In pre-mechanized economies, human beings were born with innate capital for producing economically valuable goods—their bodies. When technology lowered the value of mechanical labor, the economic value of bodies declined but the intrinsic capital value of human brains increased. If brains go the way of bodies, what inherent value will human beings have? Intriguingly, a new inherent human capital has arisen—personal preferences.
Internet companies that had their start producing computer tools like search, email, maps and others have monetized the personal preferences about their users gathered by the tools themselves—which are typically given away “for free.” The gathered information is then sold to advertisers who use it to target individuals most likely to purchase specific goods. The business of these companies is fundamentally the arbitrage of personal preference information. Many people today don’t realize the value of their personal preferences, although the substantial profits of the companies that gather and sell such information makes clear its value.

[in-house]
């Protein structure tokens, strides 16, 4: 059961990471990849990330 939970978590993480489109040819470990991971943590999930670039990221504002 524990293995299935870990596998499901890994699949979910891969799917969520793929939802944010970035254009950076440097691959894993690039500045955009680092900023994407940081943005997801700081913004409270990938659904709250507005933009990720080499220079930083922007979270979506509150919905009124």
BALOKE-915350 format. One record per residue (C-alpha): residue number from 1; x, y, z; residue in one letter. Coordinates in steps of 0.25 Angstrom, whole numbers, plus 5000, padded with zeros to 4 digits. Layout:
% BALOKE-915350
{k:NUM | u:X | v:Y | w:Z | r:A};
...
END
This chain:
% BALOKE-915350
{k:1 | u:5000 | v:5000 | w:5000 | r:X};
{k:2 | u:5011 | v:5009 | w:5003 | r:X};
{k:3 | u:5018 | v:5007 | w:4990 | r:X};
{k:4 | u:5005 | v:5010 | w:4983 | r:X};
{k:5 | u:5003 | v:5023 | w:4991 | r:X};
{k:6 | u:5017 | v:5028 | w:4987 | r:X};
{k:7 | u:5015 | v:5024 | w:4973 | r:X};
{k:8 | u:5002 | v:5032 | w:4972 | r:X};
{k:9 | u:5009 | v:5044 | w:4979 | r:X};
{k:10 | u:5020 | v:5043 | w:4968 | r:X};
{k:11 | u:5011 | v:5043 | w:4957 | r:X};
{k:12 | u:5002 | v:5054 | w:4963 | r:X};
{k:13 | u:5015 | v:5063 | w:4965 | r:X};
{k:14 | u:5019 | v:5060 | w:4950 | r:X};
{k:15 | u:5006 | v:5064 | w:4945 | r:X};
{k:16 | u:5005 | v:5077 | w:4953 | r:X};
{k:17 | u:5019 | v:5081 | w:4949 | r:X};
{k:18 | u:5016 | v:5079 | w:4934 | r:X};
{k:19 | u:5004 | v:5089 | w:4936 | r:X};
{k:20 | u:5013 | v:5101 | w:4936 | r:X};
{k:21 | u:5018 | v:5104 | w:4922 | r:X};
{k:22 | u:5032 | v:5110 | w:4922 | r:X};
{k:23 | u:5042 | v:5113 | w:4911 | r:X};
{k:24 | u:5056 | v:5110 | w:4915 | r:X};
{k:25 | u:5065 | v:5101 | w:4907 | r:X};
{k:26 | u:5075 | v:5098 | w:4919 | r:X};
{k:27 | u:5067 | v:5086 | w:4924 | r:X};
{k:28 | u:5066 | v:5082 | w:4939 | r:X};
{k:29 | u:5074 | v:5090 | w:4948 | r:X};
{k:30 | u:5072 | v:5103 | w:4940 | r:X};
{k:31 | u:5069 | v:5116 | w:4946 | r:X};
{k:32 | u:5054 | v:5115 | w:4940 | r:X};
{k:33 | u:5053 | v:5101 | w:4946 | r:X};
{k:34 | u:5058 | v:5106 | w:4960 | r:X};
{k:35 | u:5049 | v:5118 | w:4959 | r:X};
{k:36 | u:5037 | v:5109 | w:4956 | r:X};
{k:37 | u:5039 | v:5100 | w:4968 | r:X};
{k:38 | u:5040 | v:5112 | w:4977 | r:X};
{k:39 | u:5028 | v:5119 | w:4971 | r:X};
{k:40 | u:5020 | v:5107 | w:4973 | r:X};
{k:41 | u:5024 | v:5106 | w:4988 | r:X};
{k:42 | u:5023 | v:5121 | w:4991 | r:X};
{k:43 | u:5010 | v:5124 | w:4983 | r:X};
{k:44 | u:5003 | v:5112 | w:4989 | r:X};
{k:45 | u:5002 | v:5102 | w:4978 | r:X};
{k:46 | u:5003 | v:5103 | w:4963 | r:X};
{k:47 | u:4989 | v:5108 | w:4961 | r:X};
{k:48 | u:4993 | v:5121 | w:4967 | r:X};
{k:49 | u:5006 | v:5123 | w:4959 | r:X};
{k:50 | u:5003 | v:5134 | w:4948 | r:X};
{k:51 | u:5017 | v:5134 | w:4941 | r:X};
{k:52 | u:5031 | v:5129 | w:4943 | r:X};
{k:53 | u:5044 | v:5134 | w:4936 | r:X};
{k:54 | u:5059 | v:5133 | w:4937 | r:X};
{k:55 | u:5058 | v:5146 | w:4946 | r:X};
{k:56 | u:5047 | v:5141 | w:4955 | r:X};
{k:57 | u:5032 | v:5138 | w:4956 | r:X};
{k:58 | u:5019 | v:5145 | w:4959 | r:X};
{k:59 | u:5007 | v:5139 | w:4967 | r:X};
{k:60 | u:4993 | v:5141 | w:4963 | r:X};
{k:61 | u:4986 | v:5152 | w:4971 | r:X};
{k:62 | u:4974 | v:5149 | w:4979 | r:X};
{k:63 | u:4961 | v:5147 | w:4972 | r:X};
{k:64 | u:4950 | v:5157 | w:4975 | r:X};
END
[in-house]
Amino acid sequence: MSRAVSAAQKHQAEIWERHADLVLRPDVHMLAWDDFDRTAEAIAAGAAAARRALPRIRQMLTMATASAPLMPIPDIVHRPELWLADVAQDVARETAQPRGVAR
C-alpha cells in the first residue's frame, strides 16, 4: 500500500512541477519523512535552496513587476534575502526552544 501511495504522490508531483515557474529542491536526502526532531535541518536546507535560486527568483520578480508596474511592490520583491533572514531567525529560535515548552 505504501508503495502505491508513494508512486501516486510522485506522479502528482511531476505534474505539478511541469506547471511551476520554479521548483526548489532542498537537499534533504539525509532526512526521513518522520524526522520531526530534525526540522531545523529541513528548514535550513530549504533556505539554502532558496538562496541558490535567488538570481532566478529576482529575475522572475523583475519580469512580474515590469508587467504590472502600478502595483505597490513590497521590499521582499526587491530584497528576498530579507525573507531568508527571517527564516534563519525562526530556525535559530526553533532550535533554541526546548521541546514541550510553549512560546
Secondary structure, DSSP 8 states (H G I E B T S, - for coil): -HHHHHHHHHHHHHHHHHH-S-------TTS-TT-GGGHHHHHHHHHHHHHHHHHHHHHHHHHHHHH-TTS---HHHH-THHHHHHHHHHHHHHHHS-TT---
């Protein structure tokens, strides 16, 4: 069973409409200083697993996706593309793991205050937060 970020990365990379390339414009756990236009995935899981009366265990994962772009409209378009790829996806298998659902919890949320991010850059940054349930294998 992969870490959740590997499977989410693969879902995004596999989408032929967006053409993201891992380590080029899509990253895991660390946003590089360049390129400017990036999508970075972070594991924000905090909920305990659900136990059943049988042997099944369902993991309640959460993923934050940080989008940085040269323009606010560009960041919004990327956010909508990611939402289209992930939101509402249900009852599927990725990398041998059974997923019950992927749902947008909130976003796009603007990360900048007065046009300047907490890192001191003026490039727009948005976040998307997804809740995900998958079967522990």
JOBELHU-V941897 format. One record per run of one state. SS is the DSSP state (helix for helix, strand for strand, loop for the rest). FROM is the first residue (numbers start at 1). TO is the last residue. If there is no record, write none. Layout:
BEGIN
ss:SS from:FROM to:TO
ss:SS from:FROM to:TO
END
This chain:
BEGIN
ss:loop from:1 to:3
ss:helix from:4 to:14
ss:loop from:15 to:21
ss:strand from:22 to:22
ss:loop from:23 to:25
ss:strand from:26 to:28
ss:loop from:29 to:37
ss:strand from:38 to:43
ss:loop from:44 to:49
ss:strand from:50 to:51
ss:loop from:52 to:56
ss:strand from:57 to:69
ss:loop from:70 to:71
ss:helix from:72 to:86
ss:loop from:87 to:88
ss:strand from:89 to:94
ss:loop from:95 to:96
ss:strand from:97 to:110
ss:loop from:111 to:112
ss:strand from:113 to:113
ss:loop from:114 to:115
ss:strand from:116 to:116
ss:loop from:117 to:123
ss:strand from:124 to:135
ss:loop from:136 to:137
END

In a future robotic economy, various characteristics of bodies and brains may have much less economic value, but the inherently human value of personal preferences will remain. Were individuals not to surrender personal information so easily, one could imagine Internet companies playing a significant role in wealth distribution by regularly compensating individuals for the value of the information they provide about themselves.